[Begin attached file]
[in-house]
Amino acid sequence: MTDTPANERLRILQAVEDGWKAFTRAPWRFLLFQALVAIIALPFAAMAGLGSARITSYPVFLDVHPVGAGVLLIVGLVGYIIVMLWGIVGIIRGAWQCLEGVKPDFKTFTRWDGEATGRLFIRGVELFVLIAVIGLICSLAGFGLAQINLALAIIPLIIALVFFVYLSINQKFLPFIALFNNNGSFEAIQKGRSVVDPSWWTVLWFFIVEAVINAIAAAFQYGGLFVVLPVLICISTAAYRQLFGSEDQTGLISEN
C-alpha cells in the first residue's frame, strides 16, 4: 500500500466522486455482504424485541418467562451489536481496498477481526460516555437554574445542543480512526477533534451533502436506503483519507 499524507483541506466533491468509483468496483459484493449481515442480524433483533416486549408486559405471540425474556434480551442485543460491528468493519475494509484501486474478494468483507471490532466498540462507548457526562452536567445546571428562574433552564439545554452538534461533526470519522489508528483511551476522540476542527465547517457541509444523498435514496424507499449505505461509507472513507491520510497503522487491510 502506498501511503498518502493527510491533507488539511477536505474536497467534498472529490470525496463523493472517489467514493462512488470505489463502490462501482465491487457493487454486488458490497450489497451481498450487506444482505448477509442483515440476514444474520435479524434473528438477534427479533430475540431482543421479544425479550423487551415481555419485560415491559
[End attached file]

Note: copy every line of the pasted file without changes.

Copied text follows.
[in-house]
Amino acid sequence: MTDTPANERLRILQAVEDGWKAFTRAPWRFLLFQALVAIIALPFAAMAGLGSARITSYPVFLDVHPVGAGVLLIVGLVGYIIVMLWGIVGIIRGAWQCLEGVKPDFKTFTRWDGEATGRLFIRGVELFVLIAVIGLICSLAGFGLAQINLALAIIPLIIALVFFVYLSINQKFLPFIALFNNNGSFEAIQKGRSVVDPSWWTVLWFFIVEAVINAIAAAFQYGGLFVVLPVLICISTAAYRQLFGSEDQTGLISEN
C-alpha cells in the first residue's frame, strides 16, 4: 500500500466522486455482504424485541418467562451489536481496498477481526460516555437554574445542543480512526477533534451533502436506503483519507 499524507483541506466533491468509483468496483459484493449481515442480524433483533416486549408486559405471540425474556434480551442485543460491528468493519475494509484501486474478494468483507471490532466498540462507548457526562452536567445546571428562574433552564439545554452538534461533526470519522489508528483511551476522540476542527465547517457541509444523498435514496424507499449505505461509507472513507491520510497503522487491510 502506498501511503498518502493527510491533507488539511477536505474536497467534498472529490470525496463523493472517489467514493462512488470505489463502490462501482465491487457493487454486488458490497450489497451481498450487506444482505448477509442483515440476514444474520435479524434473528438477534427479533430475540431482543421479544425479550423487551415481555419485560415491559